Most of the conversations we have had with clients over the past several weeks have, understandably, homed in on the practical implications of Brexit for their portfolios. From our standpoint, the playbook ahead of June 23 is very much in line with our usual advice about event-driven market movements, which is to say do nothing. Make no mistake, if the Leave vote prevails next week there is a very good chance of an immediate volatility spike in asset markets. Much of that volatility would likely be concentrated in ground zero exposures like the FTSE 100 stock index and the British pound, which could see double digit declines, but risk asset markets worldwide would be vulnerable.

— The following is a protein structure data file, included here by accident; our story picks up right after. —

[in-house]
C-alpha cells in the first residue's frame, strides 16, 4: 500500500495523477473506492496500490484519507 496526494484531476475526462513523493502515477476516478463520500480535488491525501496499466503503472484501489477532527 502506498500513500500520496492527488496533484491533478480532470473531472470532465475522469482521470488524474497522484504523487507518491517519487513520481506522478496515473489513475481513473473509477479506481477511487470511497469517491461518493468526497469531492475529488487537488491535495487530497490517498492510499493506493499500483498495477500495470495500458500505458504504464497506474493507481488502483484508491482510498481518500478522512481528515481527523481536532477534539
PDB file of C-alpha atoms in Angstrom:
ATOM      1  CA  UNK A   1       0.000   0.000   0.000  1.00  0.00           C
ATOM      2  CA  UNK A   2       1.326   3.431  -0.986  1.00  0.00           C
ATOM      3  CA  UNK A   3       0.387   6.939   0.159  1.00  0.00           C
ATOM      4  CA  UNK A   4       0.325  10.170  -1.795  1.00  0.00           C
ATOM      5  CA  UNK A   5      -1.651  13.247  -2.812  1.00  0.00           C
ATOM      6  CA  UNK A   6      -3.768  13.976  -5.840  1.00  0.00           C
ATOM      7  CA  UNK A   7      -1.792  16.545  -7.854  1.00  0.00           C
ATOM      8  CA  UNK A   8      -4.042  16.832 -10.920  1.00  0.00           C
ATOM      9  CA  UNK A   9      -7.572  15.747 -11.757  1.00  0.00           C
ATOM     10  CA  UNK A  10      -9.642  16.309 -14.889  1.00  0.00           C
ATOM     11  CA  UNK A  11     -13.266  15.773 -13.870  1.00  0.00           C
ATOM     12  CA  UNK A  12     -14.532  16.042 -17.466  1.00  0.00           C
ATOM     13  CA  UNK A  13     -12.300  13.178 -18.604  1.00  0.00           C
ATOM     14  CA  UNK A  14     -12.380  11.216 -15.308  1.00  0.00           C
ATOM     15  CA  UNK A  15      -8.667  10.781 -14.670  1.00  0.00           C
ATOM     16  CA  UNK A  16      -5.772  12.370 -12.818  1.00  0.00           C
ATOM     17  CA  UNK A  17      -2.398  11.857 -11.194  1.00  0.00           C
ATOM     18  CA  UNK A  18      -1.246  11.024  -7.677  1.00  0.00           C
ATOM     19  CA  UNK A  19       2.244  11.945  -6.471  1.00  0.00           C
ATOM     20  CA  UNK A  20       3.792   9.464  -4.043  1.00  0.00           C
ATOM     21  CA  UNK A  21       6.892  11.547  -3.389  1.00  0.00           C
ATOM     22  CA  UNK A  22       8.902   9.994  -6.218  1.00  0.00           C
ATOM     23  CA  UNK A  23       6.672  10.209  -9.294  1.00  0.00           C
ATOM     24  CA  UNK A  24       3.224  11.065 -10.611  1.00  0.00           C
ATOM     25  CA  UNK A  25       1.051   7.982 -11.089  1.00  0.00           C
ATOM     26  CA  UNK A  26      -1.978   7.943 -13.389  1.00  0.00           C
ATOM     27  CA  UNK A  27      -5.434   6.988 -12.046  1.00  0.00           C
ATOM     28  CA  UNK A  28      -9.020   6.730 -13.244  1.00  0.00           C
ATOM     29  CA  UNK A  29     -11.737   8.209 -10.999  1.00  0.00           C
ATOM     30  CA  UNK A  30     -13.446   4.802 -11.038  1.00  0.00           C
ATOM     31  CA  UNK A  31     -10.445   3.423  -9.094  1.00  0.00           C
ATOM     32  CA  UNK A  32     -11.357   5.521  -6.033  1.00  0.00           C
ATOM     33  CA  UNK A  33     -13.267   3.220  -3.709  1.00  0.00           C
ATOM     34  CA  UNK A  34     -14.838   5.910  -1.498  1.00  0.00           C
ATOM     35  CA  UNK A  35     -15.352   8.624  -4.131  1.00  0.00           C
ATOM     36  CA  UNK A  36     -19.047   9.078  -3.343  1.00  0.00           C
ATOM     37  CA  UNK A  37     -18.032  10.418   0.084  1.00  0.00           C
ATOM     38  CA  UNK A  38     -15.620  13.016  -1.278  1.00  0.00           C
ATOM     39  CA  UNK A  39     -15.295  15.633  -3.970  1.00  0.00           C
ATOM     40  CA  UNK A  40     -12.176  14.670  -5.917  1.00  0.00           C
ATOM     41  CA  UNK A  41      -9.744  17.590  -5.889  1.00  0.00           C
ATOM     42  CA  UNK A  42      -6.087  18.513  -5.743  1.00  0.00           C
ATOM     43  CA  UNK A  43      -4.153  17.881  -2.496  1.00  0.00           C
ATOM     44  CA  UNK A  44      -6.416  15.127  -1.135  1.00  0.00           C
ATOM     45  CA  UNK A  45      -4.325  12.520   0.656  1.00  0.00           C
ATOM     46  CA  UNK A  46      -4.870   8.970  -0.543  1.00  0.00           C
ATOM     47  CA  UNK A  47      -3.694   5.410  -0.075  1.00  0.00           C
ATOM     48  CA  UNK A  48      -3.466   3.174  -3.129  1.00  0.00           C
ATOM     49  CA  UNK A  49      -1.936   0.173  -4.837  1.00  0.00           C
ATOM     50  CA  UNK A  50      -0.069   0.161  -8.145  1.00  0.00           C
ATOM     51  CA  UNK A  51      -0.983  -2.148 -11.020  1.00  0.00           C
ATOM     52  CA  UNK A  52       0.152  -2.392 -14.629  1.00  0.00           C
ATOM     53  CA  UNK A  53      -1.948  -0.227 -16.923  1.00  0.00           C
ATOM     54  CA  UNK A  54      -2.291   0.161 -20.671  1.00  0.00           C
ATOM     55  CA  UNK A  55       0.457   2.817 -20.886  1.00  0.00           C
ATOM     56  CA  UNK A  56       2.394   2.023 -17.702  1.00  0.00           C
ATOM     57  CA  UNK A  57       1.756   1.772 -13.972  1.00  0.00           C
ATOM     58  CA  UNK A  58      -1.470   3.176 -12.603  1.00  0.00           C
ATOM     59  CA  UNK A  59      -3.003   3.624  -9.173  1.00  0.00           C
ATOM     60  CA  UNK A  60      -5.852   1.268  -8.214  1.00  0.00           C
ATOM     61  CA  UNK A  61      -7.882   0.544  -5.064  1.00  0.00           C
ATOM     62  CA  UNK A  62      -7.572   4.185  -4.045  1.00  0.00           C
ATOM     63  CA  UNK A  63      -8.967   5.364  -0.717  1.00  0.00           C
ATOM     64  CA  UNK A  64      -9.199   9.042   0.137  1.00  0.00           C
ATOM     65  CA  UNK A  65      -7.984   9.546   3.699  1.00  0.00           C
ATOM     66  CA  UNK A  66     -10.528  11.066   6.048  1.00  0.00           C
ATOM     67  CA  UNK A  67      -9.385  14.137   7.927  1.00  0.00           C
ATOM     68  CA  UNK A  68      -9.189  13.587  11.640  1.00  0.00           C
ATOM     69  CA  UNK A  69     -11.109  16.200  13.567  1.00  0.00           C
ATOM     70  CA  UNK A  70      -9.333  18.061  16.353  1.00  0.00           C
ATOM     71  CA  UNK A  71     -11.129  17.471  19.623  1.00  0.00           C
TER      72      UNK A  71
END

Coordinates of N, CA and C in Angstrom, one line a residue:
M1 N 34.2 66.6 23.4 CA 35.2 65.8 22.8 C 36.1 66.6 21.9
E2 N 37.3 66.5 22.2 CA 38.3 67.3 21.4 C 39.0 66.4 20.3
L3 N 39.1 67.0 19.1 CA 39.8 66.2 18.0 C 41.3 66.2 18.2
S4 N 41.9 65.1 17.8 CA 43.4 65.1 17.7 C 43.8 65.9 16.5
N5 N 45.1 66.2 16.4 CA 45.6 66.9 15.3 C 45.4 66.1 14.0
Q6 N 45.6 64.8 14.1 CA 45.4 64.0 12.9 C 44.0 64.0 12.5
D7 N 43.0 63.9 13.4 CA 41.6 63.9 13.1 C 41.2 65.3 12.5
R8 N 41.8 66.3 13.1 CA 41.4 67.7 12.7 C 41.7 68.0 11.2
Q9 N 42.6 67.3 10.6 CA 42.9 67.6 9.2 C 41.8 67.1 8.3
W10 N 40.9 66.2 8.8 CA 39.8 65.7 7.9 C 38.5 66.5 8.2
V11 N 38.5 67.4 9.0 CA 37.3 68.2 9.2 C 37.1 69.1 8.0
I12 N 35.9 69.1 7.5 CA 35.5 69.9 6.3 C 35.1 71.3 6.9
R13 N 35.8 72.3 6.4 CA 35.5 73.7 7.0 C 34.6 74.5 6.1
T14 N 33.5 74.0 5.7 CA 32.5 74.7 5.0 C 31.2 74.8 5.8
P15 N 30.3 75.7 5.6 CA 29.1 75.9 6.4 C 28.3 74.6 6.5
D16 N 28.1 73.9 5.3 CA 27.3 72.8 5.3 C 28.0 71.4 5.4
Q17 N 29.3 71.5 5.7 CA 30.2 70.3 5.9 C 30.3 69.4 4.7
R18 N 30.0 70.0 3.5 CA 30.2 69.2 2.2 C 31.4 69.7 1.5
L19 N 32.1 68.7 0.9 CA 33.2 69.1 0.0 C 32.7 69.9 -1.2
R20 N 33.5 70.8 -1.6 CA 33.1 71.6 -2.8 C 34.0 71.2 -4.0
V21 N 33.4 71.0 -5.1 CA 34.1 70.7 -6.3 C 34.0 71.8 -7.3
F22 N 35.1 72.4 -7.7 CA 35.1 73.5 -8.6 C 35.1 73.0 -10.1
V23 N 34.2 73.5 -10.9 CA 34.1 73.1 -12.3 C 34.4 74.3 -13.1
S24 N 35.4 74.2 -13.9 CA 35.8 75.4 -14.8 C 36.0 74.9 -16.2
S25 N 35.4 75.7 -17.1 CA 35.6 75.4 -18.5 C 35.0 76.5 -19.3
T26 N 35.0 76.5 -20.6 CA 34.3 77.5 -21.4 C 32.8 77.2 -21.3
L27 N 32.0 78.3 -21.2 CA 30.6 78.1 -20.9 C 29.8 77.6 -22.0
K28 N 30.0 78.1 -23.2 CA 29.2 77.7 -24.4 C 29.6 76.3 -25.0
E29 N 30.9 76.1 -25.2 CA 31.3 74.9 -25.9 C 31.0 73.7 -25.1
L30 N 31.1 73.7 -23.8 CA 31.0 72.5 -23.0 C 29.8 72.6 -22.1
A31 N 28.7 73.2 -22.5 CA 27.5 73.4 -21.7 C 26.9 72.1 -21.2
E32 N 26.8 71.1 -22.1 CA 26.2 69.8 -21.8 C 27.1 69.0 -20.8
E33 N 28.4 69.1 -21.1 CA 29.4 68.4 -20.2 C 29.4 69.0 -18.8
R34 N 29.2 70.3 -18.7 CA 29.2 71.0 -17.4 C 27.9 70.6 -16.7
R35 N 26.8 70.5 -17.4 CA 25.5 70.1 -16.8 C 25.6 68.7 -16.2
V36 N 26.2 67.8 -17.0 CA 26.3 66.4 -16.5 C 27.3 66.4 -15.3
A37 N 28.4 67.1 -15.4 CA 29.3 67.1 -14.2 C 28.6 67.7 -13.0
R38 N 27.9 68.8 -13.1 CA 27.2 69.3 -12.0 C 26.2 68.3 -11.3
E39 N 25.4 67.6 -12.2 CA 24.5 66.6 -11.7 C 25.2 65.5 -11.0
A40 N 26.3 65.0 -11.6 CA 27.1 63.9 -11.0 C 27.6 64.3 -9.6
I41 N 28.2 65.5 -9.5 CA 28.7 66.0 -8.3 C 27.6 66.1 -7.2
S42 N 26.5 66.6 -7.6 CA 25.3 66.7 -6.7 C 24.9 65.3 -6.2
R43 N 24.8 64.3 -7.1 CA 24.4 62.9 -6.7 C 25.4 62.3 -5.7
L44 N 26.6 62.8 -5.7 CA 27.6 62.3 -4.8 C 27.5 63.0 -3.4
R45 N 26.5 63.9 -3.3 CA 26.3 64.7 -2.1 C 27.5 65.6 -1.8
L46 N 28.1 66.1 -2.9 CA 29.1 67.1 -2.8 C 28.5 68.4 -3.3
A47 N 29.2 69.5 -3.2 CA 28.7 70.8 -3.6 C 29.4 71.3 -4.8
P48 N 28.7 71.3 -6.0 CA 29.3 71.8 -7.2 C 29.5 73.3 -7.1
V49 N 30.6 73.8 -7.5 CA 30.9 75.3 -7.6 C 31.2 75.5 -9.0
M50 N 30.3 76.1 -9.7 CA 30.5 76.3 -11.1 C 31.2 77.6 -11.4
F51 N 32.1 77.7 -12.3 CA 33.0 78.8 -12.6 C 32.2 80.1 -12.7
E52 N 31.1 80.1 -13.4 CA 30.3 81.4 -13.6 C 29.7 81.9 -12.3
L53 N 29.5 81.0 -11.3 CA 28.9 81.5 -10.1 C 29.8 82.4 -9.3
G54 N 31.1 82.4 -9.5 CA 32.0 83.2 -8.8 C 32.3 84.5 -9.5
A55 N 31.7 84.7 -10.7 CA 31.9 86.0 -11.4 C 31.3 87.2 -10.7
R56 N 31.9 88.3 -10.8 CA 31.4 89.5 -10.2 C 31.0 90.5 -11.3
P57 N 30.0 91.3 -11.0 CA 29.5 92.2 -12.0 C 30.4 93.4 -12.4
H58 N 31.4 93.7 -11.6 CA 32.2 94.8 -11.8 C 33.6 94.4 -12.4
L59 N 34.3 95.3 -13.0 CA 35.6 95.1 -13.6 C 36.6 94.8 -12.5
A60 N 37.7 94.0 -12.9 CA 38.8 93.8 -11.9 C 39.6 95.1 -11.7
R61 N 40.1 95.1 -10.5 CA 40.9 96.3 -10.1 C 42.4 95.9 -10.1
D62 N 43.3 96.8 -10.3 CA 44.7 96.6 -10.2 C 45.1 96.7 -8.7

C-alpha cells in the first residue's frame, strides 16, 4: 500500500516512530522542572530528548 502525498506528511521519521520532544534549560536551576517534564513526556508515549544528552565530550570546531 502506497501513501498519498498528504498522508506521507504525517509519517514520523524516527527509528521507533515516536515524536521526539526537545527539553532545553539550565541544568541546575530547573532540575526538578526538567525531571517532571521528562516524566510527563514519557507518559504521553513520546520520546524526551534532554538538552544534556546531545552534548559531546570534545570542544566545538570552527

The reason we advise our clients to do nothing in situations like this is that, far more often than not, the tempest surrounding the actual event blows over rather quickly. The volatility is driven mostly by short-term money positioned one way or another before the event and algorithms wired to react immediately upon the outcome being known. That flurry of activity will settle down as the winners lock in their gains and the losers bite the bullet on pain trades to cut their losses. Markets will then adjust over time as investors assess the practical implications of Britain outside the EU for the future cash flow generation potential of the companies in which they invest.